Competitions and Exhibitions

I admit it, I don’t understand photo competitions and club judges.  There’s an old camera club joke told by longer serving members:

The Heavenly Camera Club agreed to an inter club battle with Satan’s Snappers.  Saint Veronica’s view was “How can we lose? We have all the great photographers!” 

But as Satan retorted  “We can’t lose — we have all the Judges

Certainly it sometimes feels that way. 🙂  But it would be nice to know what they look for — sometimes it’s infuriating to get comments about one’s photoshop technique when the photo is a highly creative ‘as shot’ image, or remarks about distant sea when the image was shot in the mountains at an altitude od 2000 metres looking down into an enclosed valley.  So all right the photograph has to communicate unaided, but for the same photograph to get a 6/10 one week, after a 10/10 “possibly some commercial value” the previous week. Pfui.

While I’m having a moan let’s add antique, and possibly inadequately calibrated display technology to the set of sitting ducks to take pot shots at.  HDTV 1080i is here (1960×1080), projectors are available from  £999, yet clubs are only just moving to 1460 bits as the standard resolution for competition, Bizarre or what?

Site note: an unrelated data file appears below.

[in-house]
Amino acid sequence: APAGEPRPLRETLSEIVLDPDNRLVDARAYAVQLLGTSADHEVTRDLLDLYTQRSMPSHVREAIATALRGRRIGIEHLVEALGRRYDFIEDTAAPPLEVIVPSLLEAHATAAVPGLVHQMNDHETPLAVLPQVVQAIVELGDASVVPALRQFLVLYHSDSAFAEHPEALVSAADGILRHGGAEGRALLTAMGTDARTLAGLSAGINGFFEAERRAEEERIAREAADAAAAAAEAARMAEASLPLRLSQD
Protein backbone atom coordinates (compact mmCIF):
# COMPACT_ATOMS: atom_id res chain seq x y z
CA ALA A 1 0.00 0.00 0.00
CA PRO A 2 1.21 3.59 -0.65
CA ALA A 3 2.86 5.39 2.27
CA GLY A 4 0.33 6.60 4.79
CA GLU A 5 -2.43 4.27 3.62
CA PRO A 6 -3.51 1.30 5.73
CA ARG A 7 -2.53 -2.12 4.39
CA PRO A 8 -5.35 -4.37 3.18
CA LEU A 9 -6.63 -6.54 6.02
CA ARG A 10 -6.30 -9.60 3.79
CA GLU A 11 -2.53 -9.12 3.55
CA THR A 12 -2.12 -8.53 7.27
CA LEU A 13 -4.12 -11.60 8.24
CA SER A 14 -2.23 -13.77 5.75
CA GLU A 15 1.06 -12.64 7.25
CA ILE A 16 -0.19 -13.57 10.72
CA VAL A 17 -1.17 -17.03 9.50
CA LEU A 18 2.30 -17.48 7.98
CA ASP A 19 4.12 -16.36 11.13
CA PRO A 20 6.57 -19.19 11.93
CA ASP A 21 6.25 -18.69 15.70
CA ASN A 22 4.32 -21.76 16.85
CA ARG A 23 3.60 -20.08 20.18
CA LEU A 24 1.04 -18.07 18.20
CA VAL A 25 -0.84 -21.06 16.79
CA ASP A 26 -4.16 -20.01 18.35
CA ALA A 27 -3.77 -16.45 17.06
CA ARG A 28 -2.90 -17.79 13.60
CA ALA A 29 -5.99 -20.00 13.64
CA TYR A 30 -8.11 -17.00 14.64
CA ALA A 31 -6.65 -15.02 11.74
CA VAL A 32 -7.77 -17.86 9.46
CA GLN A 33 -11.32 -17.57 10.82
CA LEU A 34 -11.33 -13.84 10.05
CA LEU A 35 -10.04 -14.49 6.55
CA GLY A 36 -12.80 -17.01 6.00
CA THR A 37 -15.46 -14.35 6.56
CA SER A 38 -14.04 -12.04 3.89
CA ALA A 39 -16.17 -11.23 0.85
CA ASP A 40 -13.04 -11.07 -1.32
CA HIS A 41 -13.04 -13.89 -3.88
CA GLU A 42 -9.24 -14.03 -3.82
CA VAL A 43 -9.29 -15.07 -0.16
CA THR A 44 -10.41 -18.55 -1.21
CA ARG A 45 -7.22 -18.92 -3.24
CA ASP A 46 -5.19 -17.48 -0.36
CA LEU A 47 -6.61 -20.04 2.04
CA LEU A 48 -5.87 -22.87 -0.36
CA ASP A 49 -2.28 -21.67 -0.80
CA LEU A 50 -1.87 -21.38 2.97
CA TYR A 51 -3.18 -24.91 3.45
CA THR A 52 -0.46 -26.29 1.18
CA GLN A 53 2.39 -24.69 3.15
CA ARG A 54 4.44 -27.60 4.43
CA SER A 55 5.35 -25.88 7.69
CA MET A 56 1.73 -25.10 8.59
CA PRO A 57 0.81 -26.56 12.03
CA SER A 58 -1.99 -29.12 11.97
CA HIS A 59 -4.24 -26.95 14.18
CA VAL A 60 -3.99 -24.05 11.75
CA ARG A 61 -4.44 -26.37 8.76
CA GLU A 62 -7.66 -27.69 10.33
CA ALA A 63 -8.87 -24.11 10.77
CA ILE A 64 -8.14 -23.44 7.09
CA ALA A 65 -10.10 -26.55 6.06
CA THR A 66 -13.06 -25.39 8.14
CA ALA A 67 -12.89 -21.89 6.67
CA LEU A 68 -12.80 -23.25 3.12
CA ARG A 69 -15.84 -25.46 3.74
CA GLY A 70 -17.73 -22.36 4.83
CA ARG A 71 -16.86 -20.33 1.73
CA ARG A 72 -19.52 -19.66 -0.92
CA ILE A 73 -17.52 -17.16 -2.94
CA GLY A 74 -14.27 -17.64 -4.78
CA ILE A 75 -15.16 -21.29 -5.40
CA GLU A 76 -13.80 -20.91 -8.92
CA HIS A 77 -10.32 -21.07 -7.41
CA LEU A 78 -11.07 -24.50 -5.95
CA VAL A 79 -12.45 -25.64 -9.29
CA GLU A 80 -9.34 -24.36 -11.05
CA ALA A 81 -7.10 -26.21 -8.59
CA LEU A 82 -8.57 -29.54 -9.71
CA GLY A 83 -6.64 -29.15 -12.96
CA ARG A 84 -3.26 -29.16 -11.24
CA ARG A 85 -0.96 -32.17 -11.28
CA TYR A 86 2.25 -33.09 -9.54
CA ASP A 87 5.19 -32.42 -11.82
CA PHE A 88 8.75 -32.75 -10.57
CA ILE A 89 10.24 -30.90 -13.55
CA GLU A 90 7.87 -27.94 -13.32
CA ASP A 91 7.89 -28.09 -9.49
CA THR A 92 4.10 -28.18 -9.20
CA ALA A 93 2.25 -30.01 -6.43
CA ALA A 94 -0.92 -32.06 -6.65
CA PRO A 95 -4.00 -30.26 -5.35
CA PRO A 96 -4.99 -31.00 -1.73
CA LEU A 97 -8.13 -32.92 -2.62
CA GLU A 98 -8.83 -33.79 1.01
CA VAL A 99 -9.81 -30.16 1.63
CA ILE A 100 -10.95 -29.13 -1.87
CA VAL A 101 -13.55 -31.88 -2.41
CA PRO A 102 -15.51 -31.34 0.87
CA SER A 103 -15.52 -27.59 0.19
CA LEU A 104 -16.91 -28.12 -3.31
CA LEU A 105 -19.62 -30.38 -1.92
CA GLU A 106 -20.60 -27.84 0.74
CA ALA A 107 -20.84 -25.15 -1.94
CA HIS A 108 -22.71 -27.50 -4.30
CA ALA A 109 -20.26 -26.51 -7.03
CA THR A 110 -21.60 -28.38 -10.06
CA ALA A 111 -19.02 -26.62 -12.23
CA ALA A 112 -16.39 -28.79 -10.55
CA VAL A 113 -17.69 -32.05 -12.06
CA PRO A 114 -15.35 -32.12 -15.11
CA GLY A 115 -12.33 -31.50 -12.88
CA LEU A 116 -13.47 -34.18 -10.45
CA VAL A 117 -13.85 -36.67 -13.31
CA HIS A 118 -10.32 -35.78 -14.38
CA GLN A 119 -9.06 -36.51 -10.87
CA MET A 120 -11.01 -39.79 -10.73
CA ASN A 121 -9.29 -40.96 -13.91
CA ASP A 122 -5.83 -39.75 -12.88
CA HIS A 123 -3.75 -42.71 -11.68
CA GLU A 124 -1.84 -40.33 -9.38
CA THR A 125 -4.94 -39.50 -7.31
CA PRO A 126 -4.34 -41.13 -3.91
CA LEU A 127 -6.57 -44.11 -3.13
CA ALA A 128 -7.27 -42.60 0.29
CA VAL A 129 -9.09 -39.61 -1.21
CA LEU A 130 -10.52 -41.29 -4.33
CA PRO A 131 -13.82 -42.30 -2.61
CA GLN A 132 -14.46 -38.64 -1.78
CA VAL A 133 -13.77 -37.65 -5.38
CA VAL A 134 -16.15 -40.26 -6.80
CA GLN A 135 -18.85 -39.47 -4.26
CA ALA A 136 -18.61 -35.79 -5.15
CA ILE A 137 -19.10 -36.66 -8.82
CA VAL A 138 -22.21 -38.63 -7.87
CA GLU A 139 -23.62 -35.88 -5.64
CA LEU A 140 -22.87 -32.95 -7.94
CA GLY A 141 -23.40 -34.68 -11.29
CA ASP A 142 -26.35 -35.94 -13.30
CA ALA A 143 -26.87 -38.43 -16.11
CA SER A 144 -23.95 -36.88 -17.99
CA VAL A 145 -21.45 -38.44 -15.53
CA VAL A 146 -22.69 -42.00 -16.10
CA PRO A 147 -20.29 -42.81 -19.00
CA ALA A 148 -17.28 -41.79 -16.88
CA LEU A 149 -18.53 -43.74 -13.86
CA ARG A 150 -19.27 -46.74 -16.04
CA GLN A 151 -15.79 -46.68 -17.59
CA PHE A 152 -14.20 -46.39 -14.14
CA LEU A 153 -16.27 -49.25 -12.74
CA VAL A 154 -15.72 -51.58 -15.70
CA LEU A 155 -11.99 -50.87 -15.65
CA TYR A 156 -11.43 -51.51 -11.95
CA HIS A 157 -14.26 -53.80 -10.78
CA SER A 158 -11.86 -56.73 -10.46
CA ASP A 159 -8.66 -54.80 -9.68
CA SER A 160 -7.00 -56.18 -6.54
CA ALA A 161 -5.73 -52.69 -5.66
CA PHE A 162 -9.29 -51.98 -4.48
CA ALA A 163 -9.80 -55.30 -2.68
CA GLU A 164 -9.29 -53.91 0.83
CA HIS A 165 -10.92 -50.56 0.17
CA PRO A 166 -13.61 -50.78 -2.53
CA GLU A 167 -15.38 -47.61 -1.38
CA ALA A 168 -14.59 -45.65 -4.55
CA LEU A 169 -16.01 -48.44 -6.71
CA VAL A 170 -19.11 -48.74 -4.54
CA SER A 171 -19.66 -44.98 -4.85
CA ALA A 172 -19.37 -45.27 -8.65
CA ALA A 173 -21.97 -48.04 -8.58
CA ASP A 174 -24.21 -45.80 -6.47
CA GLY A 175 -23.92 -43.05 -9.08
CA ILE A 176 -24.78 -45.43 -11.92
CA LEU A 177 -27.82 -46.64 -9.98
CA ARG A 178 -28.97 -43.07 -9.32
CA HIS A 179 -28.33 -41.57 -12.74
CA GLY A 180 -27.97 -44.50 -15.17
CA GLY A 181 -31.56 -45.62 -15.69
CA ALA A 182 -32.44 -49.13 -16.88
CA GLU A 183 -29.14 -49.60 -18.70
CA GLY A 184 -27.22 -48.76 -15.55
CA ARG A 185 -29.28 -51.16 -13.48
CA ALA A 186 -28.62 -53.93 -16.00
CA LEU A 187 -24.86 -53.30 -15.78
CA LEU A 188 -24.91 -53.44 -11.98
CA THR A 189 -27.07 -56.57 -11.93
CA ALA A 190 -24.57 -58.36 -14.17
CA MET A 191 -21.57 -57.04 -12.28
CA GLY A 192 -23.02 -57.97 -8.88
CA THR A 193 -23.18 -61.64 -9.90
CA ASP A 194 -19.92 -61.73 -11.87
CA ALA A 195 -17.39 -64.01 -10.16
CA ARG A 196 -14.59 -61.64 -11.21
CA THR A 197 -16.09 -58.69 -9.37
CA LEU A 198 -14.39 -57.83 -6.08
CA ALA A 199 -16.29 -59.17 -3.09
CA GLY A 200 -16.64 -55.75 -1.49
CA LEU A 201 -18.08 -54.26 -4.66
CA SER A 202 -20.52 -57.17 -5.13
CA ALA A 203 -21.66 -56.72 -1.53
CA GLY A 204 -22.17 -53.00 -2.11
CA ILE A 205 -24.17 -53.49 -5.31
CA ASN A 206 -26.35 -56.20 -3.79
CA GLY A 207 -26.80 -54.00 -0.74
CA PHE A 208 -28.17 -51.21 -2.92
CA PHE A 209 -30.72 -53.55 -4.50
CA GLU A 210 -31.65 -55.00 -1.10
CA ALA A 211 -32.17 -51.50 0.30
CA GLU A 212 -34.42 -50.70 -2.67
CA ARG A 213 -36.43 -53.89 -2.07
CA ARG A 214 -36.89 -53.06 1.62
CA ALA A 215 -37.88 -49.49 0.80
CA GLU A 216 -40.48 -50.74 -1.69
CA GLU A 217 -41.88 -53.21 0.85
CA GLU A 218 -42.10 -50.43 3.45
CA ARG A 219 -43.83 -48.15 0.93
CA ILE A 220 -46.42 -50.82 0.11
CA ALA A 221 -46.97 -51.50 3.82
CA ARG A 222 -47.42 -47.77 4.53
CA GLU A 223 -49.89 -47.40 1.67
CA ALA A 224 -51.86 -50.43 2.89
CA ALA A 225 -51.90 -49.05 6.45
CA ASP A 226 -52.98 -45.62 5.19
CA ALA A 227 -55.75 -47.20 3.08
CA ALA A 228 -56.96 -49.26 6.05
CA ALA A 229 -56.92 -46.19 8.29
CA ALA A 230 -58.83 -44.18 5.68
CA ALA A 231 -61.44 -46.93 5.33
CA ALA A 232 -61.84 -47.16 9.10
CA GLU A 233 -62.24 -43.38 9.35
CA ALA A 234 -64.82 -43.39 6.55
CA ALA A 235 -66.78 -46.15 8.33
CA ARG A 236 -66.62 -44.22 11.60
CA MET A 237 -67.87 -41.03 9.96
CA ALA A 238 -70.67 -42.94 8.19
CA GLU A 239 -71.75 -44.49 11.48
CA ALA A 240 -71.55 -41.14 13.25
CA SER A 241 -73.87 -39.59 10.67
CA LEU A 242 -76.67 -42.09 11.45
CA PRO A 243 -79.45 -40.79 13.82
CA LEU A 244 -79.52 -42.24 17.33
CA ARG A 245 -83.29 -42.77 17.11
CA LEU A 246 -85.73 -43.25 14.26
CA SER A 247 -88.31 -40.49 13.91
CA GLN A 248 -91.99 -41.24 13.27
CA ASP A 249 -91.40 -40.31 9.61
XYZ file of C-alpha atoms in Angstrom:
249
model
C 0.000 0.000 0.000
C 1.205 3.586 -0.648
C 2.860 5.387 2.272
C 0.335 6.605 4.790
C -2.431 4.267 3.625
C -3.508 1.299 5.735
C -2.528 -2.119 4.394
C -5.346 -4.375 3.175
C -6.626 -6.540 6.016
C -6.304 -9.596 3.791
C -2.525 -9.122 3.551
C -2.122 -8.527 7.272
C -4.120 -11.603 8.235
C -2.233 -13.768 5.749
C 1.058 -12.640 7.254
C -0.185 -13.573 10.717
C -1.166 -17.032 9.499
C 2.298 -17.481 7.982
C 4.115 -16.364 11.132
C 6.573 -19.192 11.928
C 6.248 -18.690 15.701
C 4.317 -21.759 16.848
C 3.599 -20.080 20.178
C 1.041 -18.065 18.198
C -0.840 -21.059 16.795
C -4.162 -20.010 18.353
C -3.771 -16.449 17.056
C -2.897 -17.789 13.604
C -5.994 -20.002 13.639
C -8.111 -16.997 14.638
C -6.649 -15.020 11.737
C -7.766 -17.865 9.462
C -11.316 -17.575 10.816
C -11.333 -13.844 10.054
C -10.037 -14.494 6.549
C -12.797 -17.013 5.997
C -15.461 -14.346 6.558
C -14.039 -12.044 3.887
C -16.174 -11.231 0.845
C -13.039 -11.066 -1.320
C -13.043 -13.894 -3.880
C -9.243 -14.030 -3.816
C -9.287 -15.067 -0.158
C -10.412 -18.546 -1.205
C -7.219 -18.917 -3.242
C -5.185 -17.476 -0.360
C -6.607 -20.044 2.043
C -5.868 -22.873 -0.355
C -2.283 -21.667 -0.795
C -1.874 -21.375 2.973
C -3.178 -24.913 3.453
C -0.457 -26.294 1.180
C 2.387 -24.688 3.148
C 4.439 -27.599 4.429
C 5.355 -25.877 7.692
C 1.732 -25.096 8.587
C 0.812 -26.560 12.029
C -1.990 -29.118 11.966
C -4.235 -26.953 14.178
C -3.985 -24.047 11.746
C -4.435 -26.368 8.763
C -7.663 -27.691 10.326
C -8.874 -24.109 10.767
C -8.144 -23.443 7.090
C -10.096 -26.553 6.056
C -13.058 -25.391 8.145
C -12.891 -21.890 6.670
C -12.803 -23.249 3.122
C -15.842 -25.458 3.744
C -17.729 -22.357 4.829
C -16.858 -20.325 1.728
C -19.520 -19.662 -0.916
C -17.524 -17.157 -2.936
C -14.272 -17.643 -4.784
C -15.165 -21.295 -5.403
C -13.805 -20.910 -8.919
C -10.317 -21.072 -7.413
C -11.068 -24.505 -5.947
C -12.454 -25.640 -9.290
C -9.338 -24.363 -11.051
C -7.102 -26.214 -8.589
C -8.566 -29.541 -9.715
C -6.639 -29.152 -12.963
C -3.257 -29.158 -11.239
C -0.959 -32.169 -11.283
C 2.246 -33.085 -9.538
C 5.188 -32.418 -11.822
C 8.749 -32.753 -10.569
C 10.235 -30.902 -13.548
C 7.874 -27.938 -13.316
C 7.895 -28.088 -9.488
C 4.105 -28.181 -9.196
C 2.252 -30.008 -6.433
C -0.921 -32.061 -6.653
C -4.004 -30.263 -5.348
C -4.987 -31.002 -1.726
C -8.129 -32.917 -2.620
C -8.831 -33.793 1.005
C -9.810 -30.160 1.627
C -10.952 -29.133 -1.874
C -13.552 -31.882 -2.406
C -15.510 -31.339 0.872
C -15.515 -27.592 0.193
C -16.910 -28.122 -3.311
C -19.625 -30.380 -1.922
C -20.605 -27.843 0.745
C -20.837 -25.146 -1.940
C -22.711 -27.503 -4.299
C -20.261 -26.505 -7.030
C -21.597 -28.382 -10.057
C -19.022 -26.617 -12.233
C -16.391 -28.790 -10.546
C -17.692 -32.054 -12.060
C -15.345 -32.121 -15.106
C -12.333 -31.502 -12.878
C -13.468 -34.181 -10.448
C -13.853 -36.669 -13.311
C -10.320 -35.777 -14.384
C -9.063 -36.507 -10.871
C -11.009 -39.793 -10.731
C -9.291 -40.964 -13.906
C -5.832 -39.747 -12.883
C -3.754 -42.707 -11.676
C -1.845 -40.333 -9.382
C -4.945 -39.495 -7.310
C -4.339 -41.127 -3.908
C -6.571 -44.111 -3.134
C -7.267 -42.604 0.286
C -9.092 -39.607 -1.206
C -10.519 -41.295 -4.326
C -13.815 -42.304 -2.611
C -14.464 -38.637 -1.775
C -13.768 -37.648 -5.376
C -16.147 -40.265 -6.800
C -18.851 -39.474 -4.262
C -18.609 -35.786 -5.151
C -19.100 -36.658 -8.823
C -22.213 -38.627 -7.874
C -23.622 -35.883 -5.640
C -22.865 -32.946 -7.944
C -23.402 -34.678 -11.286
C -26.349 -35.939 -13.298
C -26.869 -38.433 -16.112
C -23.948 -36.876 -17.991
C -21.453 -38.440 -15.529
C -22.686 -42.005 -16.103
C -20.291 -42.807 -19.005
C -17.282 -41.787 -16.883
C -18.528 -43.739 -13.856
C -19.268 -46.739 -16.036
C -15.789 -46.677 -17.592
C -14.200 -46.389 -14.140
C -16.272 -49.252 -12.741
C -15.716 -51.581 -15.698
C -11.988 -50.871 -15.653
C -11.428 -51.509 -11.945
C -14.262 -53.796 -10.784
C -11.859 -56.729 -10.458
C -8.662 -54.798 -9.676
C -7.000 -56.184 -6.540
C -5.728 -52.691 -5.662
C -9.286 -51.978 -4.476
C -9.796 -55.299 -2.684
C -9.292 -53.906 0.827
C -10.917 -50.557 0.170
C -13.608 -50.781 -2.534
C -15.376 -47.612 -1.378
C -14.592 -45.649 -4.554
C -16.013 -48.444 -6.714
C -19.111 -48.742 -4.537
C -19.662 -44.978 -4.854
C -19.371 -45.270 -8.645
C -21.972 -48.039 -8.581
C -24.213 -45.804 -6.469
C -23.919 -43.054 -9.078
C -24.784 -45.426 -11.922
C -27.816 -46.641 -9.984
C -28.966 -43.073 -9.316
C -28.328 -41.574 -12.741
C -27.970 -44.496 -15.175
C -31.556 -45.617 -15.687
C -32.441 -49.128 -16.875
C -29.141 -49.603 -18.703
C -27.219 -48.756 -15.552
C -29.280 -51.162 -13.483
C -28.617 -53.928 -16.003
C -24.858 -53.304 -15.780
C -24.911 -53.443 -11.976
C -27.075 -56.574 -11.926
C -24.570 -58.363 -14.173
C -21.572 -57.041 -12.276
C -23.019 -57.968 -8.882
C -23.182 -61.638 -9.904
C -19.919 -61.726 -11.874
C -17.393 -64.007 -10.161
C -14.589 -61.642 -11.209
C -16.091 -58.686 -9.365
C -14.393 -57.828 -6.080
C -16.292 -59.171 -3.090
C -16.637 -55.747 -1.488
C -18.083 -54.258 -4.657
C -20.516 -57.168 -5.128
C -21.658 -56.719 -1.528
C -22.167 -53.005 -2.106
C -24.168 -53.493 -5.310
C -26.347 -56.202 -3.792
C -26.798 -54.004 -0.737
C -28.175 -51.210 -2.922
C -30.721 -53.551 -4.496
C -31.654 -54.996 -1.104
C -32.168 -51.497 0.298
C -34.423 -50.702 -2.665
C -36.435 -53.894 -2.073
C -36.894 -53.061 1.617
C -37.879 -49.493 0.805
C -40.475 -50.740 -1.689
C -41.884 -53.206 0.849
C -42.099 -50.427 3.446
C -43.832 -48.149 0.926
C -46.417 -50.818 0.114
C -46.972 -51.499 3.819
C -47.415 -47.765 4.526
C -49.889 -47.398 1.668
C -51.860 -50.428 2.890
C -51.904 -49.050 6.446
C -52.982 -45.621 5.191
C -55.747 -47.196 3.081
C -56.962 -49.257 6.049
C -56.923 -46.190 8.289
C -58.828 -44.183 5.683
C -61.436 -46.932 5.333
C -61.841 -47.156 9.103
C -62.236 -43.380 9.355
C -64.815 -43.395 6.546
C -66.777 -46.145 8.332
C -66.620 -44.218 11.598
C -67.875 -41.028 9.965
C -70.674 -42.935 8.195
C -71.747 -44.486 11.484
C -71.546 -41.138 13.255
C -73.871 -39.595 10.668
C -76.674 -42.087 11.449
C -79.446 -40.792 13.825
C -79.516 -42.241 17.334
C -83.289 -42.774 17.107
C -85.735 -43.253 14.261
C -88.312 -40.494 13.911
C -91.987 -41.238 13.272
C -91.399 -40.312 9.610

Anyway after my first year of club competitions I’m moving toward a few general guidelines which of course can be ignored for particular effect.  I really would like feedback and correction here, so please don’t hold back with your comments.  In no particular order

  • Eyes must always be in pin sharp focus
  • Use high gloss paper.
  • Photos with motion blur must have 1 sharp line across the direction of blur
  • Keep portrait format for prints, and photos that need the sharpening that you get from the massive shrinkage.  Digital projection is low resolution and not subtle.
  • Expect your near whites to be burned out, and near blacks to be black when projected, and to be criticised for these failings of the equipment / environment.
  • Never use more than a hairline to frame a projected image
  • Remember that the bevel in a standard mount frame gives you an edge for your print, and that mount board is available in black core, so you can delimit the edge of a light coloured print
  • When mounting prints, offset the cutout window slightly toward the top of the frame
  • Think very carefully before using coloured mount board, some judges can take that into account, also make sure the edges of the mount are not visibly damaged.
  • The judge is usually within 6 feet of a print.  It doesn’t have to look any good from the middle, let alone the back of the hall.

I feel better for that, but what have I missed, where have I grabbed the wrong end of the stick?  Over to you.

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